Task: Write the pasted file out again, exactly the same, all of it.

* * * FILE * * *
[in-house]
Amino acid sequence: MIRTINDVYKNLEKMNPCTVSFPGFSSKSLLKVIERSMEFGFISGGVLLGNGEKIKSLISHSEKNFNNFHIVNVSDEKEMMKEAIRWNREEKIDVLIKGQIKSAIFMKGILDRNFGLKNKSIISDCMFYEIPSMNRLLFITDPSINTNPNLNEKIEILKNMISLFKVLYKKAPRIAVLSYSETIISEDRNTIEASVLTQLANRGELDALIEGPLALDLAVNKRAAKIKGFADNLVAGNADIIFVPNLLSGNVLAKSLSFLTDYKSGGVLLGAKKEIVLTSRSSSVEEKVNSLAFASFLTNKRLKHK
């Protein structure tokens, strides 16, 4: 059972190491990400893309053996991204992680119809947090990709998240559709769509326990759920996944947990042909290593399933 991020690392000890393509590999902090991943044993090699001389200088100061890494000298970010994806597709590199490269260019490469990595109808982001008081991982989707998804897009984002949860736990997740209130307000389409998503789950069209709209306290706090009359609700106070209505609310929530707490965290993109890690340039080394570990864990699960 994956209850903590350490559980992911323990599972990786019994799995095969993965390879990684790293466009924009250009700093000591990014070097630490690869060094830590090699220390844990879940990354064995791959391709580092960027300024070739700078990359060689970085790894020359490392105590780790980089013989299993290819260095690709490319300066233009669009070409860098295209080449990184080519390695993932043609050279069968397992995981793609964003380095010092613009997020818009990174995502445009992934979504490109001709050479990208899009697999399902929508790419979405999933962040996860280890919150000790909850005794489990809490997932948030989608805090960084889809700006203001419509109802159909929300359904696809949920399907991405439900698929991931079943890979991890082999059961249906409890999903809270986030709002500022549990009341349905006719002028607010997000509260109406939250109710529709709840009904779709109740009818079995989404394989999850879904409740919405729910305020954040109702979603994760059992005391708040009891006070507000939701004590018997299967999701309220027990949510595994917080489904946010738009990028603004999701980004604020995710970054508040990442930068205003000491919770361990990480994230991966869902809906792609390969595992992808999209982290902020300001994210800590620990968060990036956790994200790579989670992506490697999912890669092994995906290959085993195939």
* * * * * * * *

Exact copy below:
[in-house]
Amino acid sequence: MIRTINDVYKNLEKMNPCTVSFPGFSSKSLLKVIERSMEFGFISGGVLLGNGEKIKSLISHSEKNFNNFHIVNVSDEKEMMKEAIRWNREEKIDVLIKGQIKSAIFMKGILDRNFGLKNKSIISDCMFYEIPSMNRLLFITDPSINTNPNLNEKIEILKNMISLFKVLYKKAPRIAVLSYSETIISEDRNTIEASVLTQLANRGELDALIEGPLALDLAVNKRAAKIKGFADNLVAGNADIIFVPNLLSGNVLAKSLSFLTDYKSGGVLLGAKKEIVLTSRSSSVEEKVNSLAFASFLTNKRLKHK
């Protein structure tokens, strides 16, 4: 059972190491990400893309053996991204992680119809947090990709998240559709769509326990759920996944947990042909290593399933 991020690392000890393509590999902090991943044993090699001389200088100061890494000298970010994806597709590199490269260019490469990595109808982001008081991982989707998804897009984002949860736990997740209130307000389409998503789950069209709209306290706090009359609700106070209505609310929530707490965290993109890690340039080394570990864990699960 994956209850903590350490559980992911323990599972990786019994799995095969993965390879990684790293466009924009250009700093000591990014070097630490690869060094830590090699220390844990879940990354064995791959391709580092960027300024070739700078990359060689970085790894020359490392105590780790980089013989299993290819260095690709490319300066233009669009070409860098295209080449990184080519390695993932043609050279069968397992995981793609964003380095010092613009997020818009990174995502445009992934979504490109001709050479990208899009697999399902929508790419979405999933962040996860280890919150000790909850005794489990809490997932948030989608805090960084889809700006203001419509109802159909929300359904696809949920399907991405439900698929991931079943890979991890082999059961249906409890999903809270986030709002500022549990009341349905006719002028607010997000509260109406939250109710529709709840009904779709109740009818079995989404394989999850879904409740919405729910305020954040109702979603994760059992005391708040009891006070507000939701004590018997299967999701309220027990949510595994917080489904946010738009990028603004999701980004604020995710970054508040990442930068205003000491919770361990990480994230991966869902809906792609390969595992992808999209982290902020300001994210800590620990968060990036956790994200790579989670992506490697999912890669092994995906290959085993195939």